Archaeologists Say They Have Unearthed A 5,000-Year-Old Graveyard of Giants in China

Archaeologists Say They Have Unearthed A 5,000-Year-Old Graveyard of Giants in China

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Archaeologists working in eastern China have unearthed 205 graves of an unknown race of “unusually tall and strong” people. Labelled as ‘giants’ in comparison to the average height of other Chinese men, the people who lived in the region apparently flourished along the banks of the Yellow River about 5,000 years ago.

Taller than Modern Chinese Men

People’s Daily Online reports that skeletal measurements of at least one of the Neolithic ‘giants’ reached 1.9 meters (6ft.2), with quite a few others at 1.8 meters (5ft.9) or taller. While these may not be heights everyone would consider “giant,” they are taller than the average for modern Chinese men, which is estimated at about 1.74 meters (5ft.7).

A grave at the archaeological site in Jinan, Shandong province, where the skeletons of “unusually tall and strong” people have been found.

A grave at the archaeological site in Jinan, Shandong province, where the skeletons of “unusually tall and strong” people have been found. ( JIANG LI/CHINA DAILY )

As an interesting side note, People’s Daily Online adds, that Confucius (551-479 BC) was also said to be about 1.9 meters tall and was a native of the same region. Even now, it is said that people from this region tend to be among the tallest individuals in China.

Confucius.

Confucius. ( Public Domain ) Was he a ‘giant’ for his time?

According to Inquisitr, the largest of the individuals were also found in more elaborate tombs, which has led archaeologists to suggest those men were the leaders of their society and had better access to food. But there is also evidence for a possible power struggle between the ruling class –violence has been suggested by a damaged skull and broken leg bones, which were apparently damaged shortly after burial.

As an explanation for the more robust physique, Fang Hui, head of Shandong University's school of history and culture, said “Already agricultural at that time, people had diverse and rich food resources and thus their physique changed.” Specifically, Fang said the Neolithic people at the site ate millet and raised pigs. Evidence of pig bones and teeth have also been found in some graves.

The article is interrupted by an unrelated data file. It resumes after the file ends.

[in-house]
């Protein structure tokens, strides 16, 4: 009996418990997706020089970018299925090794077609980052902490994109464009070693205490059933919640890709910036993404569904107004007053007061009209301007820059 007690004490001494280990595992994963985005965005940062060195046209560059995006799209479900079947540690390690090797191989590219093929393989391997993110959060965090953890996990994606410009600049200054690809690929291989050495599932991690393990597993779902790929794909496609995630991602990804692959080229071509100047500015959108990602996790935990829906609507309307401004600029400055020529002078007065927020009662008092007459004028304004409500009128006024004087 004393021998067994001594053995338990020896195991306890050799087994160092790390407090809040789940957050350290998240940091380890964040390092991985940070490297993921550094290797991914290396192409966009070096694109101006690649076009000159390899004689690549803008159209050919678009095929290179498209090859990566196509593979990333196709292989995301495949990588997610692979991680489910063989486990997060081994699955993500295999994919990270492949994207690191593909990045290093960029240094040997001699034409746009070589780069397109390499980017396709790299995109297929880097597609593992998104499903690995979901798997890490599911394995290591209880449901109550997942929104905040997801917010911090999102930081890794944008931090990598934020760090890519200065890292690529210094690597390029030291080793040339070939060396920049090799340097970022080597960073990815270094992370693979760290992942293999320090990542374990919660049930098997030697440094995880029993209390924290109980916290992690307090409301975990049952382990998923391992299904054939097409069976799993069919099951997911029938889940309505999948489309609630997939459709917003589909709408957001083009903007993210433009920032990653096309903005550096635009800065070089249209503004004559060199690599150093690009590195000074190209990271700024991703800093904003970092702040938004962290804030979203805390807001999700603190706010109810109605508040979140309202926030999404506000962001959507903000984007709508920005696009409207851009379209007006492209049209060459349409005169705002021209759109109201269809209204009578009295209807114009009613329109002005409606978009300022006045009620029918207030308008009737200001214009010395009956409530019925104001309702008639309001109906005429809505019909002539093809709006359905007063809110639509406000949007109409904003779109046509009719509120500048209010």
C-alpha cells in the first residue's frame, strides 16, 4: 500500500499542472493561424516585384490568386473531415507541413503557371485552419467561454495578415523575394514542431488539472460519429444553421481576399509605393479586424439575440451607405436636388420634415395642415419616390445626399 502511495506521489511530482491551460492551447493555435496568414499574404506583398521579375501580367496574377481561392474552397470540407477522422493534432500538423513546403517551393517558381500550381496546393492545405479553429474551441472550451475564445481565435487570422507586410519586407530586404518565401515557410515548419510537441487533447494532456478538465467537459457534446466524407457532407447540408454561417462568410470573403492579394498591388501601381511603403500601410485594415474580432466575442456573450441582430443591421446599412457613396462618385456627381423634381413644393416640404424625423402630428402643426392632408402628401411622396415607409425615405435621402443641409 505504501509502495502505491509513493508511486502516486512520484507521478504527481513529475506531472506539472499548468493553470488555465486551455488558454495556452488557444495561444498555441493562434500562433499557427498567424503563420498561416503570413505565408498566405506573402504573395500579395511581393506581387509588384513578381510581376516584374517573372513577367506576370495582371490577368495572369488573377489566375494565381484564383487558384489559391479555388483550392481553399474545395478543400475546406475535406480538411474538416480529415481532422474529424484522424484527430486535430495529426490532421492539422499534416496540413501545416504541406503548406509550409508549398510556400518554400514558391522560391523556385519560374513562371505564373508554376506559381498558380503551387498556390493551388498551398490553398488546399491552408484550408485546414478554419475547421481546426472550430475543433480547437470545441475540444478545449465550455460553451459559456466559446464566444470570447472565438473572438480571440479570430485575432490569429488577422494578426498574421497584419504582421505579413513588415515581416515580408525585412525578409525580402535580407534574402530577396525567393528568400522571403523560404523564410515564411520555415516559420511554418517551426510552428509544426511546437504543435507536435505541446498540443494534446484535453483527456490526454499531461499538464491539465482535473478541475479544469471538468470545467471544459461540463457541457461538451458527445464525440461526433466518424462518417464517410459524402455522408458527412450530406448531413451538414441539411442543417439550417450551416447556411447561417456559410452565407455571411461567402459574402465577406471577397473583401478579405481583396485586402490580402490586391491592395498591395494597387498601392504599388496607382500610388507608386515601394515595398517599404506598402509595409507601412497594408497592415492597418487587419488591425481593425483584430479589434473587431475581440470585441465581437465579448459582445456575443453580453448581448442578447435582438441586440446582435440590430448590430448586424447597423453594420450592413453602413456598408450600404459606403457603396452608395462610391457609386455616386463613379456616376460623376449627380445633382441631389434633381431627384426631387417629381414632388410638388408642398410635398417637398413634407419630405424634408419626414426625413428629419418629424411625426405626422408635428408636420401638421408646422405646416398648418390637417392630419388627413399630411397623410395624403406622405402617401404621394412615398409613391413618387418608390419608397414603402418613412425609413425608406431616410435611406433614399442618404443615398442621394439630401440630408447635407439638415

Apart from the graves, 104 houses and 20 sacrificial pits have been found at the site in Jiaojia village, Shandong Province. The homes had separate bedrooms and kitchens and may have been quite comfortable for the time. Pottery and jade artifacts have also been discovered.

The archaeological site in Shandong.

The archaeological site in Shandong. ( XINHUA NEWS )

People’s Daily Online reports that these are the ruins and artifacts left by a settlement of the Longshan Culture. The Longshan Culture was a “late Neolithic civilization in the middle and lower reaches of the Yellow River.”

Jadeware produced during Longshan culture period, now collected in Shandong Museum.

Jadeware produced during Longshan culture period, now collected in Shandong Museum. ( CC BY SA 3.0 )

Scholars have uncovered many details about the Longshan Culture over the years. These were people who had advanced agriculture, farming techniques, and pottery making skills compared to their predecessors. Their buildings used the ‘rammed earth’ technique to create rectangular platforms (which can be found in a few locations in Shandong province) and they preferred to bury their dead in an area separate from where they lived. Most burials were rectangular pits dug for one adult. Children were placed in urns before they were buried. The evidence of pig, sheep, and cow bones in graves has suggested that they may have practiced divination as well. 

Cooking pot. Burnished black earthenware, Longshan culture (2400–1800 BC), Neolithic period.

Cooking pot. Burnished black earthenware, Longshan culture (2400–1800 BC), Neolithic period. ( CC BY SA 4.0 )

Only 2,000 sq. meters (21,527 sq. ft.) of the vast 1 sq. km (0.38 sq. mile) Neolithic settlement has been studied since 2016. Work will continue, as Zhou Xiaobo, deputy head of Shandong provincial bureau of cultural heritage, said “Further study and excavation of the site is of great value to our understanding of the origin of culture in east China.”

Top Image: This person may have seemed like a giant 5,000 years ago. Source: ASIAWIRE

By Alicia McDermott

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